Employee retention has become an urgent
issue. Workplace incivility, characterized by subtle forms of mistreatment
(such as a dismissive gesture, raised voices or harsh words) can lead to
lower job satisfaction, psychological stress, and a decline in physical
health. These negative effects eventually result in higher employee
Workplaces where stress levels already run high are especially
sensitive to incivility (because employees' emotional resources are
highly taxed to begin with). And since high-stress environments tend
also to be high-stakes, incivility could be at the heart of some very
costly, even tragic mistakes.
‘Personal interventions and team-building initiatives from management can reduce the intention of employees to quit.
This is particularly worrisome for organizations that have employees
working in shifts, such as manufacturing firms, police departments and
hospitals. Nowhere are the stakes higher than in hospitals with many
countries facing nursing shortages. If incivility were to cause nurses to leave the profession,
patients at the affected hospitals would bear the brunt.
Incivility is especially difficult to weed out of the workplace
because it may be difficult for employees to even describe or articulate
to Human Resources. But in his recent paper in the Journal of Vocational Behavior
, Curtailing the harmful effects of workplace incivility: The role of
structural demands and organization-provided resources, INSEAD Professor
of Strategic Management, Quy Huy and his colleagues find that there are
ways such incivility can be moderated.
"As the victims of incivility suffer, so will employee engagement
and productivity, until managers intervene to help them cope.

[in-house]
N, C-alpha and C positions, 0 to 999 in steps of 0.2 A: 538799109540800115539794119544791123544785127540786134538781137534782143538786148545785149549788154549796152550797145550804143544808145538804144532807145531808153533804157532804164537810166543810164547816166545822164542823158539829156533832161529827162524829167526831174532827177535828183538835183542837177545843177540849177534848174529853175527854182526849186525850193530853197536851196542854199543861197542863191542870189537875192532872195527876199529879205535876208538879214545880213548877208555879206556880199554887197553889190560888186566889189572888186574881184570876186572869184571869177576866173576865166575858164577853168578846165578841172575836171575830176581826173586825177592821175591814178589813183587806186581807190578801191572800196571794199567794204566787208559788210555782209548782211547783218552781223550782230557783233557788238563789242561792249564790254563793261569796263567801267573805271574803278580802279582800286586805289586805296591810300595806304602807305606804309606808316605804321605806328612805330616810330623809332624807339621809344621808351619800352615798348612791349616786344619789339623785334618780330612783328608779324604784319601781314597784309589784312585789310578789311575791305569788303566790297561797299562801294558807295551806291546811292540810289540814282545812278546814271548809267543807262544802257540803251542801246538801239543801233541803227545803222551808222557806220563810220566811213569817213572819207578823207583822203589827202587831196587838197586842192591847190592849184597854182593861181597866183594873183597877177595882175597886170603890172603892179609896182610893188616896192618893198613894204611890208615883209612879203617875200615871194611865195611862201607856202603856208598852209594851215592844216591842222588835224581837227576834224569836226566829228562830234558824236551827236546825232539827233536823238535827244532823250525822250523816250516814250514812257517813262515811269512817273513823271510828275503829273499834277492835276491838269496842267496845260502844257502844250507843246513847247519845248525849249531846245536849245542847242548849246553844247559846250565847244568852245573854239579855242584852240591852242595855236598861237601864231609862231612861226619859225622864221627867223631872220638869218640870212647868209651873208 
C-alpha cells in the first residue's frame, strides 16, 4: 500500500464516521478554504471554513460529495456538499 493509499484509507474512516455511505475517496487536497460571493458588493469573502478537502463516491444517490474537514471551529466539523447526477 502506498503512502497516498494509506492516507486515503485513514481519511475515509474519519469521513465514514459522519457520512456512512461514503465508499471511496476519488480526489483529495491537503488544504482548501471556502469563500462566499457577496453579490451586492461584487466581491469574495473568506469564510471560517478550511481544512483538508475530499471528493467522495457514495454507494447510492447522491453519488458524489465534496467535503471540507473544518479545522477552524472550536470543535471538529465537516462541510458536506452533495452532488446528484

Fortunately, there are specific interventions that appear to do just
that," said Huy.
In the study, the researchers performed a two-stage survey of 618
nurses at a 550-bed teaching and research hospital in the Southeastern
United States. First, they asked the nurses to rate the hospital on
measures of incivility, whether they worked overnight and whether they
felt workplace expectations were unclear. Nurses were also asked about
their exposure to managerial interventions known to mitigate stress and
facilitate coping, such as team-building exercises and private informal
meetings to discuss work responsibilities. Five months later, nurses
were asked how likely they were to look for a new job in the coming
Huy and his colleagues had hypothesized that incivility's impact on
employees depends on the presence of reinforcing stressors in the
workplace environment, and on whether managers step in to help employees
cope. Subjected to regression analysis, the survey results supported
his hypothesis: Nurses who felt unclear about their workplace role
and/or worked the night shift were far more likely to be eyeing the
door, if they felt their surroundings were uncivil. Those who
experienced interventions to aid coping had less desire to leave,
regardless of perceived incivility.
Such interventions took the form of regular private meetings between
the supervisor and employee to review tasks and team building
interventions - focusing on both task-performance and feelings in the
work place and home. Employees who participated in these meetings and
team building sessions were less likely to have intentions of leaving.
"It's dangerously complacent to assume that everything's fine
between your employees because you haven't heard otherwise. This could
be the last straw that 'breaks the camel's back'. When in doubt, err on
the side of being a little more concerned with employees' emotional
well-being than strictly necessary," said Huy.